A host of other small movements should be mentioned – such the liberation of the individual from [hypocritical] morality, the emancipation of women, ethical movements, etc., etc. But, let us move on!

Finally there is all this throng of rebels, here individually, there in groups, who revolt against all social and political inequities, who sacrifice themselves to awaken the slumbering society and, by their actions, broach all [issues]: exploitation, servitude in all its aspects, hypocritical morality.


And they want all these movements, in which thousands of men and women are seeking, in one way or another, to directly transform society, moving with more or less efficiency towards the socialisation of wealth – they want all these varied movements to cease to exist and be epitomised in one mode of action: that of naming candidates to parliaments or municipalities!!

They want to absorb all these energies in electoral struggles – for what? That the deputies, who, themselves, do not do this work of direct transformation of morals, institutions and ideas, find – intuitively, I suppose – the means of bringing about all these transformations by means of laws?

They want those who prepare the social revolution in actions and concrete ideas to abandon this task to the makers of laws. As if it were enough to become a legislator to understand all that these millions of individuals learn in their daily struggles against authority, the boss, the priest, the policemen, the State [employed] teacher, the narrow selfishness of ignorance, laziness of mind!...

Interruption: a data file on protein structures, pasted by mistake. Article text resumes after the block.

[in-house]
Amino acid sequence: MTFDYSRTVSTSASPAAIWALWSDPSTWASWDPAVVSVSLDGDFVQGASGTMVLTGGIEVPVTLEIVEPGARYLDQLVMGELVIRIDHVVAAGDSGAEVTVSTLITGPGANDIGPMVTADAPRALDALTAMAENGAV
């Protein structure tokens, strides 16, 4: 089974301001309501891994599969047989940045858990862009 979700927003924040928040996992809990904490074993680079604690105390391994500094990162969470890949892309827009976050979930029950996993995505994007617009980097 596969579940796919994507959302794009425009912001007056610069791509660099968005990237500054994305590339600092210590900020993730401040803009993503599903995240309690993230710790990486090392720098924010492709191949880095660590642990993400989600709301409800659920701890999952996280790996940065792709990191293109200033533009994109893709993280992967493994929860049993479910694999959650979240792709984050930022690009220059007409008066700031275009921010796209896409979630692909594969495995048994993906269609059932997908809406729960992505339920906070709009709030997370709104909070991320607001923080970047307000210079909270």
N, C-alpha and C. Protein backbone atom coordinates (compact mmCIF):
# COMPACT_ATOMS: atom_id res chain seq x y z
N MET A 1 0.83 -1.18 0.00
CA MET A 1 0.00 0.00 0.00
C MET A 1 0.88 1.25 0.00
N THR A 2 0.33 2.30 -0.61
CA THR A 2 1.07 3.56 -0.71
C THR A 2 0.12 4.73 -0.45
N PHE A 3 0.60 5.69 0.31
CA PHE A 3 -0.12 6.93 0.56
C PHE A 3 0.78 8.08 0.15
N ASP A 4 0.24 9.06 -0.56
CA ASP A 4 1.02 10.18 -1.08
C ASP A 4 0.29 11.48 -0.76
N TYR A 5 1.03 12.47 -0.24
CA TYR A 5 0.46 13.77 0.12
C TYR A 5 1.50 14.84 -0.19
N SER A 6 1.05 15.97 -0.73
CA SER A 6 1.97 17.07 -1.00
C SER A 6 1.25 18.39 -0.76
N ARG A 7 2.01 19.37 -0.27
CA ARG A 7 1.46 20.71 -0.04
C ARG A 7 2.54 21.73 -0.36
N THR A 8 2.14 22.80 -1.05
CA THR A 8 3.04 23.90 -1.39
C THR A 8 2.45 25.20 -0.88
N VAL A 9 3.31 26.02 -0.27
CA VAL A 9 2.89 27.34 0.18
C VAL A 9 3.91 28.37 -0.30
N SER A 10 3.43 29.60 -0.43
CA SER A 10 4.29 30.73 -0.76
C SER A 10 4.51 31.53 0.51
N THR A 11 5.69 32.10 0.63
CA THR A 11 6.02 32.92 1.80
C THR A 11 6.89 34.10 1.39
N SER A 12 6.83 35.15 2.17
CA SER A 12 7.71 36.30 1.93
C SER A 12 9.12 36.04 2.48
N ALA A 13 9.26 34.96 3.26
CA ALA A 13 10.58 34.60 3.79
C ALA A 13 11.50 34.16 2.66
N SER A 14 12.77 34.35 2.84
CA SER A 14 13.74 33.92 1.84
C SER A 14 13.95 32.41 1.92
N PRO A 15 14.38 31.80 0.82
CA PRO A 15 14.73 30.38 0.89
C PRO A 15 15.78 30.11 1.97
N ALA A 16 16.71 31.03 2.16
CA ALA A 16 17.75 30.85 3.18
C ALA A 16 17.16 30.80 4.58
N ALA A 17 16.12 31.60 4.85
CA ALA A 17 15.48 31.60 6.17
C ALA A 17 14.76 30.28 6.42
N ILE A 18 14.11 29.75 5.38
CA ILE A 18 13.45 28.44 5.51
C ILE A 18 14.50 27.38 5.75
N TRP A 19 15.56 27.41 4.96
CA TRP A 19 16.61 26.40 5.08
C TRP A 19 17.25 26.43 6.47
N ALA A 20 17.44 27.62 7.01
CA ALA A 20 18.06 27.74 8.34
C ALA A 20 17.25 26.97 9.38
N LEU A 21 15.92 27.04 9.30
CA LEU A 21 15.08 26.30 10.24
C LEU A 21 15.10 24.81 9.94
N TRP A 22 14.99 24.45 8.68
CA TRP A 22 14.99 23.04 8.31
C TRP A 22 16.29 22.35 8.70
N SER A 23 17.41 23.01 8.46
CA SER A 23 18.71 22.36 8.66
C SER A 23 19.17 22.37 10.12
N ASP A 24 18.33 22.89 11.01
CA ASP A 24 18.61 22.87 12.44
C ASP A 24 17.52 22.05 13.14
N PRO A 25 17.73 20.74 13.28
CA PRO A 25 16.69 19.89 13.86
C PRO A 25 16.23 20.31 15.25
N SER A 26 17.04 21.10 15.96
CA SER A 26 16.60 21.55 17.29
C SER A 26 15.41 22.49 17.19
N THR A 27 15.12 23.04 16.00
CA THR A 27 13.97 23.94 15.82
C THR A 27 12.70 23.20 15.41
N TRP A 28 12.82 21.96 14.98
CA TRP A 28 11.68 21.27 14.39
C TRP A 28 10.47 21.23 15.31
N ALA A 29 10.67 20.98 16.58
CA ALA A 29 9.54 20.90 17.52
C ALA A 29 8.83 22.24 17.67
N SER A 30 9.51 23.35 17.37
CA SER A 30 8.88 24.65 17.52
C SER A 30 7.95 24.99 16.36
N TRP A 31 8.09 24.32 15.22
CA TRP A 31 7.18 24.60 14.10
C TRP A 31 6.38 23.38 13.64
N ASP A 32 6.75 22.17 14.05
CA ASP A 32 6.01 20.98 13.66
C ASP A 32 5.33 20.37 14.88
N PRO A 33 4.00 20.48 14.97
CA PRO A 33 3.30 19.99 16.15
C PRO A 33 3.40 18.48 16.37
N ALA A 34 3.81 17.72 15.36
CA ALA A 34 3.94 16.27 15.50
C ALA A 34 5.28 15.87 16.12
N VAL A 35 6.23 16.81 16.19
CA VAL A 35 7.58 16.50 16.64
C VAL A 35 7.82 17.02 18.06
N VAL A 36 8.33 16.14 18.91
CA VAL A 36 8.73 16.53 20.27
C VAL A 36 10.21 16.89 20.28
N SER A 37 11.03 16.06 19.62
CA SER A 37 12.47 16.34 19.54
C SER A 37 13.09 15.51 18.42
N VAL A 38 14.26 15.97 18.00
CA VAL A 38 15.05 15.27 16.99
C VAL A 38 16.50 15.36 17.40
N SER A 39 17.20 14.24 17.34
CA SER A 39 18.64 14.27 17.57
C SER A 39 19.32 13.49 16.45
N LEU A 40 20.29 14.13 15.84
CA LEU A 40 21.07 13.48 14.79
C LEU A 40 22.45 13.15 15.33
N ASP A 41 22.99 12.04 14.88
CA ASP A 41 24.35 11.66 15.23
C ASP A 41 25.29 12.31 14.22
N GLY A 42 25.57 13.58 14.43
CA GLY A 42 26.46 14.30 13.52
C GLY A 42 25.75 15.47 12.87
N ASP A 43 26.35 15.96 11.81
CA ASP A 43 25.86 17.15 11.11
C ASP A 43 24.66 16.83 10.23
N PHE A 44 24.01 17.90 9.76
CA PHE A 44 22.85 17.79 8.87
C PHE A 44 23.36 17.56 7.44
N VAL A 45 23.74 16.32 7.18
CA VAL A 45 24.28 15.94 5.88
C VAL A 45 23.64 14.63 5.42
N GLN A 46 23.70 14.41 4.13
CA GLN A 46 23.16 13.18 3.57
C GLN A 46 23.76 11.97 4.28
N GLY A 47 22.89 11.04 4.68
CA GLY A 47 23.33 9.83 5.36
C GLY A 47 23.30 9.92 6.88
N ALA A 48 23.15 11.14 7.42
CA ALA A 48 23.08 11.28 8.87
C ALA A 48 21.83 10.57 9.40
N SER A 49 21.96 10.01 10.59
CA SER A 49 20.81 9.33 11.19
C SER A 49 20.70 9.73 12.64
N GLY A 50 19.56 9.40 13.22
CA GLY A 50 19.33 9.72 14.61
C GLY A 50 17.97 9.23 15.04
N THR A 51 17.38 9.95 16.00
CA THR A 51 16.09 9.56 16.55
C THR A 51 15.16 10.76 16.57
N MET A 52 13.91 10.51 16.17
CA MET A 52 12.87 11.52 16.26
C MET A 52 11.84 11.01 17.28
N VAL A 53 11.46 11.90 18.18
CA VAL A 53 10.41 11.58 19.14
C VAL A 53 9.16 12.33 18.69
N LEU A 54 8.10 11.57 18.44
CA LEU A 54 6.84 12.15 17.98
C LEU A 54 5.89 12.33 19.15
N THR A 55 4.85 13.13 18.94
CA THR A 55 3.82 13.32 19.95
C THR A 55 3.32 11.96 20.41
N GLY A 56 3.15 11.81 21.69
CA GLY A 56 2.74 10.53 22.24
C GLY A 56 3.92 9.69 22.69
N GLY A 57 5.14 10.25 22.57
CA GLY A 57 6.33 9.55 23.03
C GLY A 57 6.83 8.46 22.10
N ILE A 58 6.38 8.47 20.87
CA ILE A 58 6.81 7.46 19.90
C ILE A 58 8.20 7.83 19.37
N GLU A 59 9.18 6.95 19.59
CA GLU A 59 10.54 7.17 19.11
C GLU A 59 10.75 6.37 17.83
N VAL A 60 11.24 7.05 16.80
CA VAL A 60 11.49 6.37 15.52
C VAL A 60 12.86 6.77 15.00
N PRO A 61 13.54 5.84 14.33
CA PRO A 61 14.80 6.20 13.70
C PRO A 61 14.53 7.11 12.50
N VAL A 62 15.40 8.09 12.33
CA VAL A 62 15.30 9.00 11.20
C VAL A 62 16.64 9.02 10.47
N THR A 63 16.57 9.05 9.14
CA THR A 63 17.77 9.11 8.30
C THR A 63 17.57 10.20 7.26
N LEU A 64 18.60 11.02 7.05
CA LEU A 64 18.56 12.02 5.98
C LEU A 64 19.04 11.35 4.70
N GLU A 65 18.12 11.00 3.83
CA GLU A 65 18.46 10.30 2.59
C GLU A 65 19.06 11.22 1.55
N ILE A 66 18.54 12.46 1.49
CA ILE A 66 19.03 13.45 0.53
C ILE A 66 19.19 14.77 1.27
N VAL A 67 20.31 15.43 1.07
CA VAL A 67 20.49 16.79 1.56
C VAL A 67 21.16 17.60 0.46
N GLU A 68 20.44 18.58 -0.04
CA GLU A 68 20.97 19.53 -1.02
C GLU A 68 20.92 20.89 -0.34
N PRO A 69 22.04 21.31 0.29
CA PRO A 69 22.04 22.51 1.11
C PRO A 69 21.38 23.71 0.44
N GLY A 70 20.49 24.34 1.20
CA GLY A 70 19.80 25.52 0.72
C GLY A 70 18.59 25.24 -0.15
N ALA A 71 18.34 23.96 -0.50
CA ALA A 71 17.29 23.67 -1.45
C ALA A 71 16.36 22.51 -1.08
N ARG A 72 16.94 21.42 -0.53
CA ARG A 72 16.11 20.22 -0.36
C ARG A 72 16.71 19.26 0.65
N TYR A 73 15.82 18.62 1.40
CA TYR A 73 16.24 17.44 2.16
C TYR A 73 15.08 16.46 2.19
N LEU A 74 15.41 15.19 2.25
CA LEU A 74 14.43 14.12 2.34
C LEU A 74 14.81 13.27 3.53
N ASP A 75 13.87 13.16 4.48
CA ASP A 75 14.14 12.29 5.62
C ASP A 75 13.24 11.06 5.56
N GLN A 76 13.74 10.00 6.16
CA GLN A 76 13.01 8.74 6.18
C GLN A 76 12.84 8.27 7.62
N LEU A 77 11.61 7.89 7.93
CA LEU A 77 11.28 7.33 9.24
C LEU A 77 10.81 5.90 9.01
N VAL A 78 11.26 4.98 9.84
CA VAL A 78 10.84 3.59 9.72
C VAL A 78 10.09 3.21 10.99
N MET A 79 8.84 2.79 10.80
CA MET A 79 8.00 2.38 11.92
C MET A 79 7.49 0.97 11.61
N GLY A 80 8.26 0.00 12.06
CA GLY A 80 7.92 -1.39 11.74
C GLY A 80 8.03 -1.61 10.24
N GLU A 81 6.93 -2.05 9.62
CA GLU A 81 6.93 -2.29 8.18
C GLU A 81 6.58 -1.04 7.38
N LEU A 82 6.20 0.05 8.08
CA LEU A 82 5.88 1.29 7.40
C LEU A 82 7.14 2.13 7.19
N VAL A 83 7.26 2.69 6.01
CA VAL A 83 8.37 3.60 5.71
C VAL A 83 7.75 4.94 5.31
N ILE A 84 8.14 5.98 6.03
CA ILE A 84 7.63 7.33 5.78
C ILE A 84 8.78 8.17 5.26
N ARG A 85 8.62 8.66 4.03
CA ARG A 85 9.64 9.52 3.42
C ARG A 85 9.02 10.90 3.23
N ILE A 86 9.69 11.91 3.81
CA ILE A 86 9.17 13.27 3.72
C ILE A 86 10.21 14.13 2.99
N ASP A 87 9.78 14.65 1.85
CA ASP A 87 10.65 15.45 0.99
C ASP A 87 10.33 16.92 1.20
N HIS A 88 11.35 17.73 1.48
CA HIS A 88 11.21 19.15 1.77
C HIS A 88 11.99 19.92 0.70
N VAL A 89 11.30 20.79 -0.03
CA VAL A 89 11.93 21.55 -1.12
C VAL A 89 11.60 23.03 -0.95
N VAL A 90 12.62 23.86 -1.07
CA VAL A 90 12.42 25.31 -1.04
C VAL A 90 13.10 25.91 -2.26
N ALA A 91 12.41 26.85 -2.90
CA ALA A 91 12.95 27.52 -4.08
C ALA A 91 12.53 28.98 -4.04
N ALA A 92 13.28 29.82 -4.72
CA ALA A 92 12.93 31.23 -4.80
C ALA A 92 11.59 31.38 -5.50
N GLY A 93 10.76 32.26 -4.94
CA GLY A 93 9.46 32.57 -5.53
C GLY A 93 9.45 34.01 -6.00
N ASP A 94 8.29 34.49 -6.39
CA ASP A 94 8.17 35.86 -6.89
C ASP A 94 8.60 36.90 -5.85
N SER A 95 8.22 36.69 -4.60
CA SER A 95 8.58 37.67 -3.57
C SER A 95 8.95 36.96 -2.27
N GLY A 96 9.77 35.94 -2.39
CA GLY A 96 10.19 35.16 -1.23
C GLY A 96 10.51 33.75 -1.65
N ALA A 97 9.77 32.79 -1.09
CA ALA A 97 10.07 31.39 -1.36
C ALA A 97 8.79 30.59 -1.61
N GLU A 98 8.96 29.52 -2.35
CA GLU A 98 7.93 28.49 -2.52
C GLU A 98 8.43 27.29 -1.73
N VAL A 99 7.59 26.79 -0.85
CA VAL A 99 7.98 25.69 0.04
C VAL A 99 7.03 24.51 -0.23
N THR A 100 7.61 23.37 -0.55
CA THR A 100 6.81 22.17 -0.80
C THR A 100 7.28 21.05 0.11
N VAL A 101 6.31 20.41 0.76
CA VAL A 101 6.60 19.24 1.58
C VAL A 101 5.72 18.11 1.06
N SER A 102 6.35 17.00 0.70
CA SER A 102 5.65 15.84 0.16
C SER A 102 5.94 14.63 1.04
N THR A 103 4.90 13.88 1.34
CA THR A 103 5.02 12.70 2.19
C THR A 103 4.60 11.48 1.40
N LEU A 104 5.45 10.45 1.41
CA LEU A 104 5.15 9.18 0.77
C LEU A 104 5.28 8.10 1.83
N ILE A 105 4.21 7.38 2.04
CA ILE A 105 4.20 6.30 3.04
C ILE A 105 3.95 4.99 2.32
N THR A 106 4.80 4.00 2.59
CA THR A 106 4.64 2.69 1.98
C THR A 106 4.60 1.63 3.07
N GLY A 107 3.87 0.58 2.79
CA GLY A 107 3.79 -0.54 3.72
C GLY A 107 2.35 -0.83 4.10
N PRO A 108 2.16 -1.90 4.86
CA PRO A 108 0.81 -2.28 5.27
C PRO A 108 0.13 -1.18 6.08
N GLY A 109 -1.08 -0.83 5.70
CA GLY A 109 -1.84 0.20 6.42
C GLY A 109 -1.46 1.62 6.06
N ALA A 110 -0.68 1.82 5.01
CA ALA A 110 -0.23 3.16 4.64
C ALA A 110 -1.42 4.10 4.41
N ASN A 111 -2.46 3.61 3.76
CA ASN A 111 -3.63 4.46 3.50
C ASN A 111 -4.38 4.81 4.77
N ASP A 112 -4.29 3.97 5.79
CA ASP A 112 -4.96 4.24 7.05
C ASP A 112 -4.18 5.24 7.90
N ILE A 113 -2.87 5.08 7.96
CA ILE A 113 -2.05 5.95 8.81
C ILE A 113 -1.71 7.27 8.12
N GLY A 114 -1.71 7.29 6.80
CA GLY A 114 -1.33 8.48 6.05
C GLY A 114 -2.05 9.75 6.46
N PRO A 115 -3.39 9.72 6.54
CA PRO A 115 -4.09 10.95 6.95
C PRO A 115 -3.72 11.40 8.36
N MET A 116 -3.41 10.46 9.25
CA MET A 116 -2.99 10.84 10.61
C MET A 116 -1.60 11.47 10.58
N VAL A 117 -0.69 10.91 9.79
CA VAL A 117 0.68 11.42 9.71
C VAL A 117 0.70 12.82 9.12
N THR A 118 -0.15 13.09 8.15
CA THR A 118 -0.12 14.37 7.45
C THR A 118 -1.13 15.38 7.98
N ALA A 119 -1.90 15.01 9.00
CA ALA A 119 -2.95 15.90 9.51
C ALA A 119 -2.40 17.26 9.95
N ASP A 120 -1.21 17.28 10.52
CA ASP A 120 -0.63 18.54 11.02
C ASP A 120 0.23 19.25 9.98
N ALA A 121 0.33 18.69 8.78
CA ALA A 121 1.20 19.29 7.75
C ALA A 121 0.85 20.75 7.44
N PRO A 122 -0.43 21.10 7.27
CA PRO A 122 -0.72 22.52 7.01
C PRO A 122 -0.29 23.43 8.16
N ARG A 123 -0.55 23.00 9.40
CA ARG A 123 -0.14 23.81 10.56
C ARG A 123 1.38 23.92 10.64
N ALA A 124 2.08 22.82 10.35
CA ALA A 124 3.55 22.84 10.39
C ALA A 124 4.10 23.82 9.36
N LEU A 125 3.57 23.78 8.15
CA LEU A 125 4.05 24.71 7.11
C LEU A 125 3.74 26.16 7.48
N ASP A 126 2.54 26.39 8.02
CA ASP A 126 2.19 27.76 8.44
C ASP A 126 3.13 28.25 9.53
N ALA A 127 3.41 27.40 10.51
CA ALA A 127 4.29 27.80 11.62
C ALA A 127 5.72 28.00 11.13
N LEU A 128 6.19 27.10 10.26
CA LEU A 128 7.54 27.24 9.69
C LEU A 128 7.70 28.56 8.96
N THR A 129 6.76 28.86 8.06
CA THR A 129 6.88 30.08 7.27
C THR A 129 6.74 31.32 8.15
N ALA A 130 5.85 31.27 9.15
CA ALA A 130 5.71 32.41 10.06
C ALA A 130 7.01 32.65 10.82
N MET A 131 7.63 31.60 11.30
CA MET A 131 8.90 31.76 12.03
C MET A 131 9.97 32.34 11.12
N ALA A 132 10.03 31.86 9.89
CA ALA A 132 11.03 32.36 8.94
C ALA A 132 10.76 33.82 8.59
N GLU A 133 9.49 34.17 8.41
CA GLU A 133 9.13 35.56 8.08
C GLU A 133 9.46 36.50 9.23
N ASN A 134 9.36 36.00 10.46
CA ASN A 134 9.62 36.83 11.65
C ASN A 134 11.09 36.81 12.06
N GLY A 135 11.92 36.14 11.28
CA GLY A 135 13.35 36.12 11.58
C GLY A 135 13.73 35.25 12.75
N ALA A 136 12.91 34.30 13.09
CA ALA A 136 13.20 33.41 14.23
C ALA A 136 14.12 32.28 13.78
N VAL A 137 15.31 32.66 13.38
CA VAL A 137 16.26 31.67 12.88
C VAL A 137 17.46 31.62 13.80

To hear such nonsense said and preached is almost enough to make you despair of a human nature that never seems to overcome this idea of saviours, of popes discovering the truth by intuition from above and producing a miracle!


Well, since it is certain that the personal contact of intellects and conflict stimulates minds, and that this contact is achieved better in Congresses than by the press, we do not need a Congress, we need a hundred, a thousand.

Many are already held. There is no lack of Congresses [–] regional and national, trade union, co-operative, although agricultural unions are still lacking, [those] concerning the work of the small trades, etc. But that is not all.